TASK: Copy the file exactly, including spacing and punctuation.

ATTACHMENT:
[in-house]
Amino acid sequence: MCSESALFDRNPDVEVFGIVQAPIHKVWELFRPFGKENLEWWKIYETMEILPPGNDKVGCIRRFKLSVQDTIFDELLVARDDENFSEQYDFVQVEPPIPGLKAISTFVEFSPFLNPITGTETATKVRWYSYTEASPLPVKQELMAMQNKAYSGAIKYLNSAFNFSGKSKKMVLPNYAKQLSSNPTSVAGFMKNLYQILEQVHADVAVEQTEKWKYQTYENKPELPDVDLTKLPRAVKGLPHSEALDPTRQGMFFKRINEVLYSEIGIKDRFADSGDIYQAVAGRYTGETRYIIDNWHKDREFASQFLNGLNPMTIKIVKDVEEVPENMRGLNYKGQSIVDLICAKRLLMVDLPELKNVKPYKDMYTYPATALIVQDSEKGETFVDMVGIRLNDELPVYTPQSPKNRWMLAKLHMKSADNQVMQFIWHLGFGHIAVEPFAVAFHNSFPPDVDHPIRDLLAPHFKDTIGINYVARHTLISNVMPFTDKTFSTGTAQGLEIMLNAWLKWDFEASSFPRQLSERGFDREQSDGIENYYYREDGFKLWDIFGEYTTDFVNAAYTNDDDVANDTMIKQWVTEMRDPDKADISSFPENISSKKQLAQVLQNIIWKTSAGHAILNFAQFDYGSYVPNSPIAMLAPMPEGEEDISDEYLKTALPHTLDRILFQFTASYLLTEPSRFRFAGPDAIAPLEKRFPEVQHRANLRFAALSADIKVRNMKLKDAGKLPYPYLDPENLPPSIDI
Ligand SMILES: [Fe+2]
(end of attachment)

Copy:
[in-house]
Amino acid sequence: MCSESALFDRNPDVEVFGIVQAPIHKVWELFRPFGKENLEWWKIYETMEILPPGNDKVGCIRRFKLSVQDTIFDELLVARDDENFSEQYDFVQVEPPIPGLKAISTFVEFSPFLNPITGTETATKVRWYSYTEASPLPVKQELMAMQNKAYSGAIKYLNSAFNFSGKSKKMVLPNYAKQLSSNPTSVAGFMKNLYQILEQVHADVAVEQTEKWKYQTYENKPELPDVDLTKLPRAVKGLPHSEALDPTRQGMFFKRINEVLYSEIGIKDRFADSGDIYQAVAGRYTGETRYIIDNWHKDREFASQFLNGLNPMTIKIVKDVEEVPENMRGLNYKGQSIVDLICAKRLLMVDLPELKNVKPYKDMYTYPATALIVQDSEKGETFVDMVGIRLNDELPVYTPQSPKNRWMLAKLHMKSADNQVMQFIWHLGFGHIAVEPFAVAFHNSFPPDVDHPIRDLLAPHFKDTIGINYVARHTLISNVMPFTDKTFSTGTAQGLEIMLNAWLKWDFEASSFPRQLSERGFDREQSDGIENYYYREDGFKLWDIFGEYTTDFVNAAYTNDDDVANDTMIKQWVTEMRDPDKADISSFPENISSKKQLAQVLQNIIWKTSAGHAILNFAQFDYGSYVPNSPIAMLAPMPEGEEDISDEYLKTALPHTLDRILFQFTASYLLTEPSRFRFAGPDAIAPLEKRFPEVQHRANLRFAALSADIKVRNMKLKDAGKLPYPYLDPENLPPSIDI
Ligand SMILES: [Fe+2]